The Definitive Guide To Run and Package Python Software


This guide will explain how to run, package and deploy Python applications, using the standard python tools: pip and venv.

What does it take to run a python application?

  • An application

  • A Python interpreter

  • Python libraries (dependencies)

The guide aims to be comprehensive, from basic usage to advanced usage, explaining what’s going on under the hoods in great details.

90% of application development can be handled by a pair of commands and a requirements.txt (to specify dependencies), while the other 10% of entreprise development must deal with additional constraints.

Using Python Effectively

Sample Software

Here’s a sample software that we will learn to run and repackage.

# a simple tornado web server
import tornado.web
import tornado.ioloop

class MainHandler(tornado.web.RequestHandler):
    def get(self):
        self.write("Hello World")

def make_app():
    return tornado.web.Application([
        (r"/", MainHandler),

def main():
    app = make_app()

if __name__ == "__main__":
# standalone trivial script with no dependency
import sys

How to run a script locally?

Assuming the system has an interpreter available in /usr/bin/python3

A “trivial” standalone script can run easily: /usr/bin/python3

A “complex” application will fail (with missing dependencies): /usr/bin/python3

How to run a complex application locally? (with dependencies)

At the top of the project, assuming the source code is in src:

  1. /usr/bin/python3 -m venv env

  2. source ./env/bin/activate

  3. cd env

  4. pip install wheel

  5. pip install tornadoweb

  6. chmod +x src/

  7. python3 src/

Well, that was simple. This setup a virtual environment, installed two libraries and run.

Now, let’s explain what this does.

Virtual Environment (venv)

venv creates a virtual environment. A virtual environment is a norma directory, containing a python interpreter (copied), libraries (soon to be installed with pip) and the application.

That’s how python projects are organized. Each project in a dedicated directory , with its own source code and dependencies and interpreter.

./env/bin/activate opens a shell preconfigured to run python in and from that virtual environment, the directory of the same name (./env/bin/activate.bat on Windows). Calling python --version runs the local interpreter and calling pip install tornadoweb installs the package locally in the subdirectory (usually under lib but name may vary).

There are no conflicts of versions or DLL (the need for Docker is a myth!). If it were not for this, there would be a system wide interpreter /usr/bin/python with system wide libraries /usr/lib/somewhere, that would cause issues all the time with software wanting different version of things and that’s not possible, also you couldn’t run a thing as developer because you don’t have root permission to change shared system files.

Dependencies (pip)

pip is the tools to retrieve and manage dependencies in python. Packages are obtained from pypi, the main python package repository

pip install tornadoweb will retrieve and setup the package, as well as any dependency. Can do pip install tornadoweb==6.0.4 to get a specific version. Libraries are store in a lib subdirectory (name may vary).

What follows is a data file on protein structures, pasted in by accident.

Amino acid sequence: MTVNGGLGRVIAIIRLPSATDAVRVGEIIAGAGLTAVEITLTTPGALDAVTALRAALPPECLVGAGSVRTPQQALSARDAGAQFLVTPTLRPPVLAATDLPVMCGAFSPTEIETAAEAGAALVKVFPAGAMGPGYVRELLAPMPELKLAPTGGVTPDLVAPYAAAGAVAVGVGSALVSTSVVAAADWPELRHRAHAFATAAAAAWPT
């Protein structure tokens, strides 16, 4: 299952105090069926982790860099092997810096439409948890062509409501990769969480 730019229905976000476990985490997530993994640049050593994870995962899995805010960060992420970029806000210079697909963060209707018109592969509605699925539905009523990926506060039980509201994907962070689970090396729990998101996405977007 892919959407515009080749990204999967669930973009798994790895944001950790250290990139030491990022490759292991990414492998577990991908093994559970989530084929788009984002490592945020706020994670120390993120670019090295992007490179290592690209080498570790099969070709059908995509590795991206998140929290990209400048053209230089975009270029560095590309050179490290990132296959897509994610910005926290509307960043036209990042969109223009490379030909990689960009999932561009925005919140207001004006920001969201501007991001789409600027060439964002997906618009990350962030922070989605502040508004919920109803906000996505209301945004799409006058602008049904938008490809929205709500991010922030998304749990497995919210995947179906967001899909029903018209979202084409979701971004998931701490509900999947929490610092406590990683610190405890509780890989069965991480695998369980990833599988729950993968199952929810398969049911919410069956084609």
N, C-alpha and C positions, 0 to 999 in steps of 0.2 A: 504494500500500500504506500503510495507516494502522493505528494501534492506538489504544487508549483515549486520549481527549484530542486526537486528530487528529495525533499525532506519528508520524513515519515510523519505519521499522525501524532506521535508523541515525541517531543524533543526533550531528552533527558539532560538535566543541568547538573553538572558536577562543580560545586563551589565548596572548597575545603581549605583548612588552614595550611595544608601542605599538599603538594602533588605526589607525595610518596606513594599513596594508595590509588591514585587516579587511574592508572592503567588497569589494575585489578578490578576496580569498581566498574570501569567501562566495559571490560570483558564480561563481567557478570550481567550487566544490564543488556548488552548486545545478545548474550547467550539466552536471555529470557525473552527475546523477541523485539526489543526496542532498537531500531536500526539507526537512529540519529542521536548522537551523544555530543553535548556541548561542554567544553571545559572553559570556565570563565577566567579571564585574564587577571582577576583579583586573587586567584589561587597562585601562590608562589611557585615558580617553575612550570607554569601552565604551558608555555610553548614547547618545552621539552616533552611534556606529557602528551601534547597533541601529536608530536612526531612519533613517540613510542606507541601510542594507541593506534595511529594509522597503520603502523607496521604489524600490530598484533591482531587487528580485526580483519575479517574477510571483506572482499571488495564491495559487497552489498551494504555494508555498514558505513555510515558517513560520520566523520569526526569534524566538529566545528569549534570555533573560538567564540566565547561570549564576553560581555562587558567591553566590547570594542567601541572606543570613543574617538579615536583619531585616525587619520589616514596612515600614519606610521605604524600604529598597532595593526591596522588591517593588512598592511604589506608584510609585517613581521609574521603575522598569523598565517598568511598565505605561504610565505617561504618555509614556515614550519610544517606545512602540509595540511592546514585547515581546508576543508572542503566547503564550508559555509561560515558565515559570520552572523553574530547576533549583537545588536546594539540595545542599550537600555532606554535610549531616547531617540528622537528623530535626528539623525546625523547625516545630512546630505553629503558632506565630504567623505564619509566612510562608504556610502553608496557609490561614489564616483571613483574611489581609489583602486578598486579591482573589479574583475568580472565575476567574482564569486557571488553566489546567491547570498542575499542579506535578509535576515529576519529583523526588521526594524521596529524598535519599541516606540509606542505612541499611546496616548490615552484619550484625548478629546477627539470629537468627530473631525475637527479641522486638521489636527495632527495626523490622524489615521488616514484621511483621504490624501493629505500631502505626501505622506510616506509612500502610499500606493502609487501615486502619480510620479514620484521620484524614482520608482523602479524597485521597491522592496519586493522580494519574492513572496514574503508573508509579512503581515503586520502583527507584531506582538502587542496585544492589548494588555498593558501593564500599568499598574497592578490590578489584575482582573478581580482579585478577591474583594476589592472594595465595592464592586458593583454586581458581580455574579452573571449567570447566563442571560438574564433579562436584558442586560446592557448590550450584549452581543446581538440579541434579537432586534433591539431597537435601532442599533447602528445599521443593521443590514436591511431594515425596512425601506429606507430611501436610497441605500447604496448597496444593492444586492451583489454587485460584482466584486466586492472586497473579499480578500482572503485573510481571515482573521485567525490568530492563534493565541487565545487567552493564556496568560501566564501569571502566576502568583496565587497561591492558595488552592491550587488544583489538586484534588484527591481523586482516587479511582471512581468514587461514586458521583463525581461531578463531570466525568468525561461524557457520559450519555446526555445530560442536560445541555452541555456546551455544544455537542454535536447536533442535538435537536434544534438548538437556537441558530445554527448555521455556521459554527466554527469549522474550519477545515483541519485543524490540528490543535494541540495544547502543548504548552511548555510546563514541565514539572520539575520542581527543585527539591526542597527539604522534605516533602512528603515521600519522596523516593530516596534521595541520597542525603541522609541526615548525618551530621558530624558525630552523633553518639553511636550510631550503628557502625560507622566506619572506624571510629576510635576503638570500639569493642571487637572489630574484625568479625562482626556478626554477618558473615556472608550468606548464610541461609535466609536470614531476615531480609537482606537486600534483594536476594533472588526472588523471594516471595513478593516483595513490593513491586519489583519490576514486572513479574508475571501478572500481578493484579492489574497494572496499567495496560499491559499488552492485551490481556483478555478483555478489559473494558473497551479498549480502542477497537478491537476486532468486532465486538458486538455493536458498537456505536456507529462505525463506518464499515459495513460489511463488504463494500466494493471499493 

pip will automatically retrieve a version that works for the current interpreter (say 2.7 vs 3.5 vs 3.7) and that satisfies all the version constraints (including transitive dependencies) … assuming there is one such version!

# dir  lib/python3.6/site-packages/

requirements.txt (pip)

Python dependencies are specified with a requirements.txt at the root of the project. It’s a plain text file, one library per line.

It can be written manually or it can be automatically generated with pip freeze > requirements.txt after installing packages.


It’s good practice to “freeze” all dependencies (pin to a specific version) once you get the application working. Then they can simply be installed by running pip install requirements.txt. Reproducible build!

Note when writing a library, don’t pin to an exact version but restrict by minimum/maximum version (tornado>=6.0.0). If every goddamn library pinned an exact (but slighly different) version, it would be impossible to meet transitive requirements.

The definitive way to run any python application

The application repository must have a requirements.txt at the top of the project.


  1. git clone

  2. cd myproject

  3. /usr/bin/python3 -m venv env

  4. source ./env/bin/activate

  5. cd env

  6. pip install requirements.txt

  7. python3 src/

It’s quite straightforward really.

How does the virtual environment work?

It’s fairly simple, calling env/bin/active sets some environment variables.


Alright, the virtual environment sets the virtual environment variable, that’s a bit of a circular explanation. ^^

Let’s run in a different way.

# run from a clean shell
export PYTHONPATH=/home/user/env/lib/python3.6/site-packages
import requests

Python looks for the import based on the PYTHONPATH. PYTHONPATH is a list of python source directories separated by a colon (semicolon on Windows). It’s like PATH for the shell.

The virtual environment is a bit of abstraction around that, it’s autoconfigured for its location and it also copies a python interpreter (see env/bin/python[.exe]).

How to deploy the application? (for server distribution)

The application source code -with the requirements.txt- is self-contained. It is ready to deploy and run anywhere as long as there is a python interpreter and pip available.

First Time Setup: /usr/bin/python3 -m venv env && source ./env/bin/activate && cd env && pip install requirements.txt

Run: source ./env/bin/activate && python3 myapp/

Warning: Directly calling the interpreter (/path/to/python3 myapp/ -without sourcing the environment- can work because the venv interpreter is preset to lookup imports in the venv, however environment is not fully configured and it can cause issues down the line (notably $PATH is not set so python and pip binaries won’t be found).

For jenkins: Checkout, setup and run the main unit test script.

For ansible/salt/puppet: Checkout and setup. Recommend to run the application as a systemd or supervisord service to start automatically and restart on failure.


ExecStart=/path/to/env/bin/python3 /path/to/env/myapp/